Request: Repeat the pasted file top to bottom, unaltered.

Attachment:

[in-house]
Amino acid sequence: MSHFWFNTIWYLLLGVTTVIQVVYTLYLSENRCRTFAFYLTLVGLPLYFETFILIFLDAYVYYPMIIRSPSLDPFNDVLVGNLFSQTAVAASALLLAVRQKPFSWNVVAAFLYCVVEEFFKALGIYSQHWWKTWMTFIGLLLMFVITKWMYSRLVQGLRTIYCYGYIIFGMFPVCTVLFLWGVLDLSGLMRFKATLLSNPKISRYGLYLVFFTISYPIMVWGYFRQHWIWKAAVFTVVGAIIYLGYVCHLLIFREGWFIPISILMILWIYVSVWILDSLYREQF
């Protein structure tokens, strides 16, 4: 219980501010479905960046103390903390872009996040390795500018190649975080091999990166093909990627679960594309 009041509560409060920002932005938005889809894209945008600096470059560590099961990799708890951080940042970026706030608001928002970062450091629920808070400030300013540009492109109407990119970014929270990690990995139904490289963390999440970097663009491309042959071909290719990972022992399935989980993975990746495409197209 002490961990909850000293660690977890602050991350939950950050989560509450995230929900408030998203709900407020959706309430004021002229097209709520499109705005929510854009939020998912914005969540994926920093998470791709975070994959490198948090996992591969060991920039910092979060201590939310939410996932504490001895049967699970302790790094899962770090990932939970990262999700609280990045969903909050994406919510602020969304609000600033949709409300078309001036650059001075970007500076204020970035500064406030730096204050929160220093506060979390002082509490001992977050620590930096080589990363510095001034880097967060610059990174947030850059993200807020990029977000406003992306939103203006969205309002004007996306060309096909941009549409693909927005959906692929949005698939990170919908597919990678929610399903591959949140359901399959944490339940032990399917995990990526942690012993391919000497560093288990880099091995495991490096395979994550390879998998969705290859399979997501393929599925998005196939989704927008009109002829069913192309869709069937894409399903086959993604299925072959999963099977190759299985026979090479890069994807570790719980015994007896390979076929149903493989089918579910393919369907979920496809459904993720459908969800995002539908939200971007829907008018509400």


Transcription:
[in-house]
Amino acid sequence: MSHFWFNTIWYLLLGVTTVIQVVYTLYLSENRCRTFAFYLTLVGLPLYFETFILIFLDAYVYYPMIIRSPSLDPFNDVLVGNLFSQTAVAASALLLAVRQKPFSWNVVAAFLYCVVEEFFKALGIYSQHWWKTWMTFIGLLLMFVITKWMYSRLVQGLRTIYCYGYIIFGMFPVCTVLFLWGVLDLSGLMRFKATLLSNPKISRYGLYLVFFTISYPIMVWGYFRQHWIWKAAVFTVVGAIIYLGYVCHLLIFREGWFIPISILMILWIYVSVWILDSLYREQF
């Protein structure tokens, strides 16, 4: 219980501010479905960046103390903390872009996040390795500018190649975080091999990166093909990627679960594309 009041509560409060920002932005938005889809894209945008600096470059560590099961990799708890951080940042970026706030608001928002970062450091629920808070400030300013540009492109109407990119970014929270990690990995139904490289963390999440970097663009491309042959071909290719990972022992399935989980993975990746495409197209 002490961990909850000293660690977890602050991350939950950050989560509450995230929900408030998203709900407020959706309430004021002229097209709520499109705005929510854009939020998912914005969540994926920093998470791709975070994959490198948090996992591969060991920039910092979060201590939310939410996932504490001895049967699970302790790094899962770090990932939970990262999700609280990045969903909050994406919510602020969304609000600033949709409300078309001036650059001075970007500076204020970035500064406030730096204050929160220093506060979390002082509490001992977050620590930096080589990363510095001034880097967060610059990174947030850059993200807020990029977000406003992306939103203006969205309002004007996306060309096909941009549409693909927005959906692929949005698939990170919908597919990678929610399903591959949140359901399959944490339940032990399917995990990526942690012993391919000497560093288990880099091995495991490096395979994550390879998998969705290859399979997501393929599925998005196939989704927008009109002829069913192309869709069937894409399903086959993604299925072959999963099977190759299985026979090479890069994807570790719980015994007896390979076929149903493989089918579910393919369907979920496809459904993720459908969800995002539908939200971007829907008018509400």